Fredy Blast’s Top 5 Wrestling Strongmen

Back again with my mellow Fredy Blast discussing classic wrestling of the 70’s and 80’s and this month particularly his top 5 strongmen in the sport. So lace up your boots, make your way to the ring and lets get started.

(In no particular order)

Ken Patera 

Professional wrestler, Olympic weightlifter and strongman competitor began his wrestling career in 1973 in the AWA before moving to the Mid-Atlantic region and feuding with United States Heavyweight Champion Johnny Valentine. Patera wrestled mainly as a heel for the World Wrestling Federation (WWF), National Wrestling Alliance (NWA), and American Wrestling Association (AWA) during the 1970s and 1980s. In 1977, he challenged Bruno Samartino for the WWWF Championship. This was a huge draw around the northeastern part of the United States and at Madison Square Garden, and was one of Sammartino’s last great challengers before losing the title to Superstar Billy Graham, which ended his second, shorter WWF title reign. When Bob Backlund later won the title, Patera also unsuccessfully challenged him.

Ivan Putski

The former WWF World Tag Team Champion (along with Tito Santana) began his wrestling career in 1968 and was a fixture in the Dallas-Ft.Worth wrestling scene where he won the NWA Texas Tag Team Championship with Jose Lathario twice in 1973. Putski worked in the renamed World Wrestling Federation (WWF) in the 1980s, primarily feuding with Roddy Piper and Sgt. Slaughter. He took a hiatus from wrestling in 1986 but soon returned to the independent circuit, also making occasional appearances in the WWF as a jobber to the stars. His last high-profile feud was in 1984 with Jesse Ventura and his final appearance was in 1987 teaming on television with Junkyard Dog and Superstar Billy Graham in tag team matches. Aside from wrestling, Ivan Putski also competed in 1978’s a Strongman competition finishing in 8th.

Bruno Sammartino

Making is professional wrestling debut in 1959, he best known for his work with the World Wide Wrestling Federation (WWWF, now WWE). There, he held the WWWF Heavyweight Championship during his second reign for more than 11 years (4,040 days) across two reigns, the first of which is the longest single reign in the promotions history at 2,803 days. Called “The Italian Strongman” and “The Strongest Man in the World” early in his career, Sammartino earned the title “The Living Legend” during his lifetime. Known for his powerful bearhug finishing move, he is widely regarded as one of the greatest professional wrestlers of all time. In 1959, Sammartino set a world record in the bench press with a lift of 565 pounds, done without elbow or wrist wraps.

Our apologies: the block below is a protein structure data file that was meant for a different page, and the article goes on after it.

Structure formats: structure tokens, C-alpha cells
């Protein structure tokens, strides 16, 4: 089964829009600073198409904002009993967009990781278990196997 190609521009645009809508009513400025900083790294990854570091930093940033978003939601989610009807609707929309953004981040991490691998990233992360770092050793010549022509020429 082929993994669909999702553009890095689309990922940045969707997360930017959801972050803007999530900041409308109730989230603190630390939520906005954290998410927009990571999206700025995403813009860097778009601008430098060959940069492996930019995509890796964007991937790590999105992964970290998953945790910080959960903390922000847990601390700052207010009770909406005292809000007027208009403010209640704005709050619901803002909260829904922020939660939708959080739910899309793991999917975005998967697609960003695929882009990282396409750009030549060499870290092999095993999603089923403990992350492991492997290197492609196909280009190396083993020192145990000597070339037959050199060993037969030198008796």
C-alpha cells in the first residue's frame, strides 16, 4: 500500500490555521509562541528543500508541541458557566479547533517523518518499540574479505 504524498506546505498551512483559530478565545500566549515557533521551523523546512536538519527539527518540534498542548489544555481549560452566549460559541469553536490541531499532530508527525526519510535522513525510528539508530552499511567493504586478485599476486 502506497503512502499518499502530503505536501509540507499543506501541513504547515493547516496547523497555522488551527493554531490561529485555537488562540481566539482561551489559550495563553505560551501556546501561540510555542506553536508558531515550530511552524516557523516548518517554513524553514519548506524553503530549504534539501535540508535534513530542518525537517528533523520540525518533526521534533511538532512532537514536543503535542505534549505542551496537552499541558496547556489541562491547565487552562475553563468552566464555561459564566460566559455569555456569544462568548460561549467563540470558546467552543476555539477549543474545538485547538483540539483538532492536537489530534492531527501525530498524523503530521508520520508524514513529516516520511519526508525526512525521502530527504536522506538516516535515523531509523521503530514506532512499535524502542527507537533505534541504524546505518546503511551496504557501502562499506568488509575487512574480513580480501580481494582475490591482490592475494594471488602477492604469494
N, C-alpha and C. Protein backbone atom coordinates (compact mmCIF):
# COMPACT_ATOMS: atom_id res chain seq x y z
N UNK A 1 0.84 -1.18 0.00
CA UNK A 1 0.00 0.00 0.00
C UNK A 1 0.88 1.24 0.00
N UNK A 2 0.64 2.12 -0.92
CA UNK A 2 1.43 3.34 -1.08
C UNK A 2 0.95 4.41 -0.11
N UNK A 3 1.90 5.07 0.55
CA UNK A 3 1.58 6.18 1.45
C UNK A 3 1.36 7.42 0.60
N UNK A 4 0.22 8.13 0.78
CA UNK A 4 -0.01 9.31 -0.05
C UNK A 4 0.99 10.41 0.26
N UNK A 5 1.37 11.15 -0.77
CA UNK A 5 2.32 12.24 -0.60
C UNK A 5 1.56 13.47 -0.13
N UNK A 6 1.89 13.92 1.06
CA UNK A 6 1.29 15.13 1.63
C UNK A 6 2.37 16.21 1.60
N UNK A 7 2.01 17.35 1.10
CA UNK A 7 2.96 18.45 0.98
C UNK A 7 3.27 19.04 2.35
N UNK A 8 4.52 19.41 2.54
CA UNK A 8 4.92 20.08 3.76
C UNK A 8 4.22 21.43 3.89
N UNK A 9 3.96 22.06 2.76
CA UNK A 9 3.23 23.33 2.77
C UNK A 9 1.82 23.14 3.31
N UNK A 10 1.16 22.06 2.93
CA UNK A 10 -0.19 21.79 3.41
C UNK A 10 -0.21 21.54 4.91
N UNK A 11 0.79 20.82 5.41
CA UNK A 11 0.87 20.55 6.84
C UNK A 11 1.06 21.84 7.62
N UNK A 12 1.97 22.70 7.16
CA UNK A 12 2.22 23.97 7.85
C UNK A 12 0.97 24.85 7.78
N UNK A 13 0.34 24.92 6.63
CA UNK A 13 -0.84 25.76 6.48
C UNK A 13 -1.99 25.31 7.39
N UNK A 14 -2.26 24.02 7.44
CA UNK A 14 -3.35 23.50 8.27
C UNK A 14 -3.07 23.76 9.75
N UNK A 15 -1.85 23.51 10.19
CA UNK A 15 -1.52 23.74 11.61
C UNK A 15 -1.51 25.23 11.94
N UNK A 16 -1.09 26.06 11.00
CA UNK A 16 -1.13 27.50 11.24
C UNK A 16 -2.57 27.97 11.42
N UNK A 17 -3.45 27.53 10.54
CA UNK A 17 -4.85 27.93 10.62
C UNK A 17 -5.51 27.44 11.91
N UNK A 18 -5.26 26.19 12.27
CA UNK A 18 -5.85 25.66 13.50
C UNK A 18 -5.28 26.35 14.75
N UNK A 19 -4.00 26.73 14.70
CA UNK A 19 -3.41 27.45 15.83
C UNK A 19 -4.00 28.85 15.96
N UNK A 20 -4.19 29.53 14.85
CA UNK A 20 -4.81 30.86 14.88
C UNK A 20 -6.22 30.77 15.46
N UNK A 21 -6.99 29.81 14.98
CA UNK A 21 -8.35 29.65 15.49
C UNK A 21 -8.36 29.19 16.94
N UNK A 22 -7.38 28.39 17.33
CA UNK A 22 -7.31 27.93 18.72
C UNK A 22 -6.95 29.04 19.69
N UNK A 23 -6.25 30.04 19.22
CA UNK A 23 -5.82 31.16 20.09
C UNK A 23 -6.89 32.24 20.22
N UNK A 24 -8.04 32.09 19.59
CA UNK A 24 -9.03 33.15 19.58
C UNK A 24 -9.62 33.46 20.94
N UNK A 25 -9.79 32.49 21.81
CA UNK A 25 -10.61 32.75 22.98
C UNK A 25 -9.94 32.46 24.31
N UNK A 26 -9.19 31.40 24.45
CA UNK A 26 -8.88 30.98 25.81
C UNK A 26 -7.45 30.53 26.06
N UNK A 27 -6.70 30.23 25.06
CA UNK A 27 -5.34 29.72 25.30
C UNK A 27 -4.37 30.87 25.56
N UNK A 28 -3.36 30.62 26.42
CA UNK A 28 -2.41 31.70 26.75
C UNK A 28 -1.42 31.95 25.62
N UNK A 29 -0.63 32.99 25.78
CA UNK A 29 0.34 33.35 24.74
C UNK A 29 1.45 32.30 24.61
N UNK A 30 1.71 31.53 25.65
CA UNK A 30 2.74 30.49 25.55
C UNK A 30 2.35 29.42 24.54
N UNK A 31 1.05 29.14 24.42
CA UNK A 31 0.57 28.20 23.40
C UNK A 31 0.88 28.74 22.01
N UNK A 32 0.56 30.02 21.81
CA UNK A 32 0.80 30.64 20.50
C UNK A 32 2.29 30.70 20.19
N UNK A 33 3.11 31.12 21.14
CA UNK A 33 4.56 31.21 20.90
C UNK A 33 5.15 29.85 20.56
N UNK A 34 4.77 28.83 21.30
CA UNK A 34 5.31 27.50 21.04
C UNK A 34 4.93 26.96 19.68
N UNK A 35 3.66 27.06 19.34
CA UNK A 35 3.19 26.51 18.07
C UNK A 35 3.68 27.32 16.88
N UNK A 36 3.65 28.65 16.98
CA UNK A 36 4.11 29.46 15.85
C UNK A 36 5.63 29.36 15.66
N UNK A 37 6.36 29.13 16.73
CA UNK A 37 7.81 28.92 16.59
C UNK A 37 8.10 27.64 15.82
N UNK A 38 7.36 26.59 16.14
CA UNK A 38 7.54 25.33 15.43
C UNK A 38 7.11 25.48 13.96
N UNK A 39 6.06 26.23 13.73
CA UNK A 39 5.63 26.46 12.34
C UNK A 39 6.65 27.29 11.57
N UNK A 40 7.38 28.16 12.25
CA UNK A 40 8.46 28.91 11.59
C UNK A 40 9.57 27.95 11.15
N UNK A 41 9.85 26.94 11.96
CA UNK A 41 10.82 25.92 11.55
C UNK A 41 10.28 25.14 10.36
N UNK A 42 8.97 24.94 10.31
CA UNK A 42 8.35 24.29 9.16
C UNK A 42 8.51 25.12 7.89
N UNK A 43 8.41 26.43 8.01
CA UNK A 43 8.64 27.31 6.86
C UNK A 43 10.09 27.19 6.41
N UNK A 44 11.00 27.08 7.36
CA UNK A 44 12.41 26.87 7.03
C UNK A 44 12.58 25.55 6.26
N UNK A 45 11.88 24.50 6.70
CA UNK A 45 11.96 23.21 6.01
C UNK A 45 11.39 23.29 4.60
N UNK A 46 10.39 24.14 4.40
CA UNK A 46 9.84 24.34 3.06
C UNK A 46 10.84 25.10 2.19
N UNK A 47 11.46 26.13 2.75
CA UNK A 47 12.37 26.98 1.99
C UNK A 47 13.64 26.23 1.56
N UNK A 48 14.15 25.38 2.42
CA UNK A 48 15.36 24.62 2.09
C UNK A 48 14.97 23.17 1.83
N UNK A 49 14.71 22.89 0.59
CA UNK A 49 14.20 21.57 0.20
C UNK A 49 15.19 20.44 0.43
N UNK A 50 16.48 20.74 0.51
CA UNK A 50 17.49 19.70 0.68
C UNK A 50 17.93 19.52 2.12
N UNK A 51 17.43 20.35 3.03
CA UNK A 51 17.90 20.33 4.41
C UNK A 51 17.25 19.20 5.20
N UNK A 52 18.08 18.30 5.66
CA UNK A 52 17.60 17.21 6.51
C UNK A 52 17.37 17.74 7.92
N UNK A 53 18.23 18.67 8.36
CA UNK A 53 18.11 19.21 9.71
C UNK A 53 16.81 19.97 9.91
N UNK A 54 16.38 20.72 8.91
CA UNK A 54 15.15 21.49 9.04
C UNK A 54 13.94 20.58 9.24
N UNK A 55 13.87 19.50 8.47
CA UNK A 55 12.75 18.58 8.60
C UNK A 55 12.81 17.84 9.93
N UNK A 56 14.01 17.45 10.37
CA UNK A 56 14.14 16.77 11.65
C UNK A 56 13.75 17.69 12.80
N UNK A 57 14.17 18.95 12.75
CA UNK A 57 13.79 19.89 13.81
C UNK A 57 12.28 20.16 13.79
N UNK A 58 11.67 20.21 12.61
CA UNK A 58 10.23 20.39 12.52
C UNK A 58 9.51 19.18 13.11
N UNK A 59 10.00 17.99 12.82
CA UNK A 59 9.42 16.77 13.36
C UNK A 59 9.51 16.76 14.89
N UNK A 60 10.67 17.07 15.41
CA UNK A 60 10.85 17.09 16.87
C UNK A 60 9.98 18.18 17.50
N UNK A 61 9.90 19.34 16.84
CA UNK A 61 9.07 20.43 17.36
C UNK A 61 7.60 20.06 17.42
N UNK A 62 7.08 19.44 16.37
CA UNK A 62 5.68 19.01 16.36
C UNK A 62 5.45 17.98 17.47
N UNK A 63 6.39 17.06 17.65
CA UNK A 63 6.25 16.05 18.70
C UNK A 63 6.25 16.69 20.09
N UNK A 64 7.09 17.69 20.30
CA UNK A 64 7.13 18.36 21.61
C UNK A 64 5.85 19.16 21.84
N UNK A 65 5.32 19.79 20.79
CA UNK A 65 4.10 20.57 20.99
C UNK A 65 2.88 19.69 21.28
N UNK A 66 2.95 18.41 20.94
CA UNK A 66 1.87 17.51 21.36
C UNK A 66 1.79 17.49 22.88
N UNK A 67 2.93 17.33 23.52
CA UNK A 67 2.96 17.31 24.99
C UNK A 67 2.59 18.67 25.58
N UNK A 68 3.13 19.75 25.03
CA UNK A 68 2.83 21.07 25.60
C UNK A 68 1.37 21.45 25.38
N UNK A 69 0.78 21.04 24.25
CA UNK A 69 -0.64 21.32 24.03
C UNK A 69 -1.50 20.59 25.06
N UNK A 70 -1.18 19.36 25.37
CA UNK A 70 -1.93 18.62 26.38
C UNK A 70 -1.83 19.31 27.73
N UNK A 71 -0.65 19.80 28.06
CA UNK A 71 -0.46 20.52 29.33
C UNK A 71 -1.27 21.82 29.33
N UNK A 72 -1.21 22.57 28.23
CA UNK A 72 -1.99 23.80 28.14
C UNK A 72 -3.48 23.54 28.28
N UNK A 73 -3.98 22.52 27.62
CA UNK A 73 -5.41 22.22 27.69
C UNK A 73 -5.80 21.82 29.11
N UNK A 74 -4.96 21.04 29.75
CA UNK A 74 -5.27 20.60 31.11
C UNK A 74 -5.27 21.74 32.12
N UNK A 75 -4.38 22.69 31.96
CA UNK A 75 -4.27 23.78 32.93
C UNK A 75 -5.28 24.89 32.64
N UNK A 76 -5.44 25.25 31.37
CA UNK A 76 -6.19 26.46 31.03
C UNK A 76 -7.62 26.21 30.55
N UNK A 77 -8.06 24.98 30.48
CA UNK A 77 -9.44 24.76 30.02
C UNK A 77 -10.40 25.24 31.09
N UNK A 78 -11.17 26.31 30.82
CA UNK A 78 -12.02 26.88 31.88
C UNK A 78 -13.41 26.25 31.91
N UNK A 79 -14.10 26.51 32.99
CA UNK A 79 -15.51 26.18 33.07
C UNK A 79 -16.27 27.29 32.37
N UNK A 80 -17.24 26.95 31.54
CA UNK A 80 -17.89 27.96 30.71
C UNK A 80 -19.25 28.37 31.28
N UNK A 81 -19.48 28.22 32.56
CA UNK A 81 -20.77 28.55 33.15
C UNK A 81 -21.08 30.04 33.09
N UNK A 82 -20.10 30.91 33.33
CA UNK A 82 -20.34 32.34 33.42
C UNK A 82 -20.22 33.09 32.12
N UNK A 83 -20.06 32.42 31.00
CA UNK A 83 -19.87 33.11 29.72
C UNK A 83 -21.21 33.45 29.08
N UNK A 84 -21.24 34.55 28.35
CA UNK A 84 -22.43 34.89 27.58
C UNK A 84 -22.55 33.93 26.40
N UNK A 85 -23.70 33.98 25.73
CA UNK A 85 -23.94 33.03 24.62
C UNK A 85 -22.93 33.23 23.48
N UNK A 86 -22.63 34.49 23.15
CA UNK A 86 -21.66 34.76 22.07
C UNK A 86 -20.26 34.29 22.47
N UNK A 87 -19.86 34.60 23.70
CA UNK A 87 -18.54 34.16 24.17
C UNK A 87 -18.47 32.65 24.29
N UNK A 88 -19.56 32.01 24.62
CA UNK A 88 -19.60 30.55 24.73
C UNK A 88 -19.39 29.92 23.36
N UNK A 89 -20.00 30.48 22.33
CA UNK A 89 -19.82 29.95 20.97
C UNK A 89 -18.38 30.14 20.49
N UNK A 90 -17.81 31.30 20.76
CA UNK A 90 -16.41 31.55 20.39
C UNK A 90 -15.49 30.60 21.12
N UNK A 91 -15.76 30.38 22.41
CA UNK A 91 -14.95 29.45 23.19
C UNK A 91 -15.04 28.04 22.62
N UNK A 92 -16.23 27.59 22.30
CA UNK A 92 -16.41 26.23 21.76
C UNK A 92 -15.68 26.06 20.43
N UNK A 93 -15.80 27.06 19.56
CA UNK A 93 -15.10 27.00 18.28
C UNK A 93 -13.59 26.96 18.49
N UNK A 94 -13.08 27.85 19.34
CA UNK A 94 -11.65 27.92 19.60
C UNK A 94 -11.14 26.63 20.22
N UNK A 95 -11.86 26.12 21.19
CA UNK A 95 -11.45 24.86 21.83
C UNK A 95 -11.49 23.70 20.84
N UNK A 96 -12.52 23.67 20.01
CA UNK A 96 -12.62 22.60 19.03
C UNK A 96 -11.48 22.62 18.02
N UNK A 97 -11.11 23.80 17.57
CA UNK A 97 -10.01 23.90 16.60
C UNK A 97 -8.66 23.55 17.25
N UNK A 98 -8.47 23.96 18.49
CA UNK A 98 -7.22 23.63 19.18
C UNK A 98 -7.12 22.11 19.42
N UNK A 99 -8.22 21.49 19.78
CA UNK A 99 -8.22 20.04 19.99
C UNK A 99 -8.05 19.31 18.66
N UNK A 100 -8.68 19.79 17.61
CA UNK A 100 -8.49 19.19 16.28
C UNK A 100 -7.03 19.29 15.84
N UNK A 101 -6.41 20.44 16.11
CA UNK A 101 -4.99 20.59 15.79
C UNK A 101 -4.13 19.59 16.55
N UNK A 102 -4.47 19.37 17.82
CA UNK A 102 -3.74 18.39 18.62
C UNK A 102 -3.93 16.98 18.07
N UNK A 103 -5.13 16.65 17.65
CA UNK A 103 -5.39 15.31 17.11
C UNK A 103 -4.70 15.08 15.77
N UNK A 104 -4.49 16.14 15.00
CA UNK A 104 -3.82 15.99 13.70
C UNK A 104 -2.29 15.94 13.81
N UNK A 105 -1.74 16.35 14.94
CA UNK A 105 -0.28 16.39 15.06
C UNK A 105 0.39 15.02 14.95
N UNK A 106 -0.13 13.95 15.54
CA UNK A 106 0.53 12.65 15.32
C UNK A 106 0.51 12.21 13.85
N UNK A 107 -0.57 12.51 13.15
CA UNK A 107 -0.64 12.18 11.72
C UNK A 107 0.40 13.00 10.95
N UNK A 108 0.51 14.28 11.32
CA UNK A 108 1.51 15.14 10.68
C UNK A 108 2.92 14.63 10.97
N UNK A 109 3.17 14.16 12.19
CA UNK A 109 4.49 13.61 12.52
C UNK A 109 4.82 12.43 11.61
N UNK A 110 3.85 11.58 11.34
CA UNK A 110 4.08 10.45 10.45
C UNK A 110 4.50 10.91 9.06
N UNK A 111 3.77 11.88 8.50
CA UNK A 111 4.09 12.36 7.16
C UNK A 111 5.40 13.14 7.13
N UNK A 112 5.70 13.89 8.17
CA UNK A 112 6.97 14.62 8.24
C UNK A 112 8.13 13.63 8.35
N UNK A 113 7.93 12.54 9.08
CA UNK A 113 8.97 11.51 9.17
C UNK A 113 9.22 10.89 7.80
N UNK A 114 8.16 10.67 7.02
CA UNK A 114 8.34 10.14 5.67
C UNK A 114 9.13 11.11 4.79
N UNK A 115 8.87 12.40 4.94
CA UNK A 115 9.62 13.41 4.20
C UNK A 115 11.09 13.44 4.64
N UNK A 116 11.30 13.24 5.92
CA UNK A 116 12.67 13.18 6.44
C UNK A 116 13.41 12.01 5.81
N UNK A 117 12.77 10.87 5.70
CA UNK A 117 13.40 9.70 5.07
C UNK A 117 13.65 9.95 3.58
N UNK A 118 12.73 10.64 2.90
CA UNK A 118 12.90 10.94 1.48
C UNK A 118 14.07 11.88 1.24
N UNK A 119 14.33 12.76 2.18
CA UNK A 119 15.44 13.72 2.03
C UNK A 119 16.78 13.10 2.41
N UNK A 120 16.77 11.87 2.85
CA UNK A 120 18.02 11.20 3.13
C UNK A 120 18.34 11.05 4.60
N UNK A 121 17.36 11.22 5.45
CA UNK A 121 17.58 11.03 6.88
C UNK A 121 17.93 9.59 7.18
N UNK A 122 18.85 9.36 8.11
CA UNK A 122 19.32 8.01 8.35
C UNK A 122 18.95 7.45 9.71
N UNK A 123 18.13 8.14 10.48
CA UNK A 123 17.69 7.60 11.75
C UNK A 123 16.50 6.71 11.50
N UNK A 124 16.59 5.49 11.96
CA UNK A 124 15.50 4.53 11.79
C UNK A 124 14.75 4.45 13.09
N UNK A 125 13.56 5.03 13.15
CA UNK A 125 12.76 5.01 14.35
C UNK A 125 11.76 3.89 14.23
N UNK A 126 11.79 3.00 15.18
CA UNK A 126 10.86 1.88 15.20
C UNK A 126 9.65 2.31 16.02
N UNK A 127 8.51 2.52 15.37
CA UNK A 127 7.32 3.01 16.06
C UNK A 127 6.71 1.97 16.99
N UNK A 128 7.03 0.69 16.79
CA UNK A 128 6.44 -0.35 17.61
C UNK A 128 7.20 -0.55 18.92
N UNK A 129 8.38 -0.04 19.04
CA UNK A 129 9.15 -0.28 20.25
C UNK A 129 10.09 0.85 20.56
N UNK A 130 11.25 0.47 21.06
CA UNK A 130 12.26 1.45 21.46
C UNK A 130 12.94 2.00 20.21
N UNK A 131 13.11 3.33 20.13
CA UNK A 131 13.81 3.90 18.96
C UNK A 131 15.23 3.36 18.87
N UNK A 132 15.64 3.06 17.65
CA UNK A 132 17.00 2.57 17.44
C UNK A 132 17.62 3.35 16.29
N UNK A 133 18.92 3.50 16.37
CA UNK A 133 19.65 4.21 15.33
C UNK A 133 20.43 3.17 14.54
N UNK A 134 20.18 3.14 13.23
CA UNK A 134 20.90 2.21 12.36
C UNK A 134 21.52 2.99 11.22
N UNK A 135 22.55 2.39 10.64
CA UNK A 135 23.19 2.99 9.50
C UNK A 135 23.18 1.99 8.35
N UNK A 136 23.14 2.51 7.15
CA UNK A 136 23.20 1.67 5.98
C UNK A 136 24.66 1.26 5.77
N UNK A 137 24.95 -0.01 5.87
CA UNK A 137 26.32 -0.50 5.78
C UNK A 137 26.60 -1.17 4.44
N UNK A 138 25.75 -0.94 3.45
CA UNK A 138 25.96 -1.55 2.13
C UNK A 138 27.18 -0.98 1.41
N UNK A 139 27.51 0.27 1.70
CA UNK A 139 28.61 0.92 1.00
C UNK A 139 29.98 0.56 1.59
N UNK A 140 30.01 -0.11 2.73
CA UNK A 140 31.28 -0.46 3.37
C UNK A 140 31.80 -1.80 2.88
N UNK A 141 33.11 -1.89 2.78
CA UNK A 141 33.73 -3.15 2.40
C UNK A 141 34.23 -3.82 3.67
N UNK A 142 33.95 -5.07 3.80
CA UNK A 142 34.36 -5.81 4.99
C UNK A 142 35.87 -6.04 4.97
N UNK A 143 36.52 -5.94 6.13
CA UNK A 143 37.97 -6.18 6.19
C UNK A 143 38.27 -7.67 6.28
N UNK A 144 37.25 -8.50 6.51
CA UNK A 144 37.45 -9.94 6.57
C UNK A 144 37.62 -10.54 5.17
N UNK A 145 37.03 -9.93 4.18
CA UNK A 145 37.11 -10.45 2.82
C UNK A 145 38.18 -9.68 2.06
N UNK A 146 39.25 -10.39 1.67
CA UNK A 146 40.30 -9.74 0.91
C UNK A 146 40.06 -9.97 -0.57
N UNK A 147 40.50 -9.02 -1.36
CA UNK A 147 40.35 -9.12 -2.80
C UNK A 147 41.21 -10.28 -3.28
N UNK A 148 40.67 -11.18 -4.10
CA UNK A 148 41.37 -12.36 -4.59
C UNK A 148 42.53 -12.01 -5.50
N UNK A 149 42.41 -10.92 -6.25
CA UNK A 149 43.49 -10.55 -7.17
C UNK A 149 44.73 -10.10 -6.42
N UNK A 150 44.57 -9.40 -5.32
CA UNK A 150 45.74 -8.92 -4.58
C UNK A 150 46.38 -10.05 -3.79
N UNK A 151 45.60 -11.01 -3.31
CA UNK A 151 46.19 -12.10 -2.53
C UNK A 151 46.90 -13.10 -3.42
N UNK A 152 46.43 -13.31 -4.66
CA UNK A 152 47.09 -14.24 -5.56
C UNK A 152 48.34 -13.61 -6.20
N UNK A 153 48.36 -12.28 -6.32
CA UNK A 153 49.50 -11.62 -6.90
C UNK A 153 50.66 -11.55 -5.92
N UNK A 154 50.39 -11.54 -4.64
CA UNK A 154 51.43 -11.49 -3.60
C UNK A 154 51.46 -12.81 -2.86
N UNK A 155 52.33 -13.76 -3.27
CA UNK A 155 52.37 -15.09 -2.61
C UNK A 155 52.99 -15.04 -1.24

Mark Henry

Powerlifer, Olympic weightlifter, strongman and professional wrestler who currently signed to the WWE as a producer, joined the WWE in 1996 and held the European Championship as well as a two time ECW champion in 2008. He’s a two time Olympian (1992 and 1996) and a gold, silver and bronze medalist in the Pan American games in 1995. As a powerlifter, he was WDFPF World Champion (1995) and a two-time U.S. National Champion (1995 and 1997) as well as an all-time raw world record holder in the squat and deadlift. Currently, he still holds the WDFPF world records in the squat, deadlift and total and the USAPL American record in the deadlift since 1995.

Ted Arcidi

Professional wrestler, actor and powerlifter who was the first person to bench press over 700 pounds in a competition which set a world record. Arcidi lifted for several years and eventually was sought by and debuted in Vince McMahon’s World Wrestling Federation in late 1985. Arcidi faced other “strongmen” such as Tony Atlas and Hercules Hernadez during his stint and made a single appearance at WrestleMania 2 in the WWF/NFL Battle Royale. During his time in the WWF in 1986, Arcidi wrestled veteran Big John Studd at the Boston Garden. During the match, Studd was noticeably wrestling stiff and showing contempt for someone he saw as nothing more than a weightlifter with no wrestling skills who had no business being in a professional wrestling ring. Arcidi was released by the WWF upon the return of former Olympic “strongman” Ken Patera (who was returning after a 2-year stint in prison) as Vince McMahon did not want to have issues with having two men billed as the “World’s Strongest Man”.

Bonus additions

Dr. Death Steve Williams

Billy Jack Hynes

Tony Atlas

Bob Backlund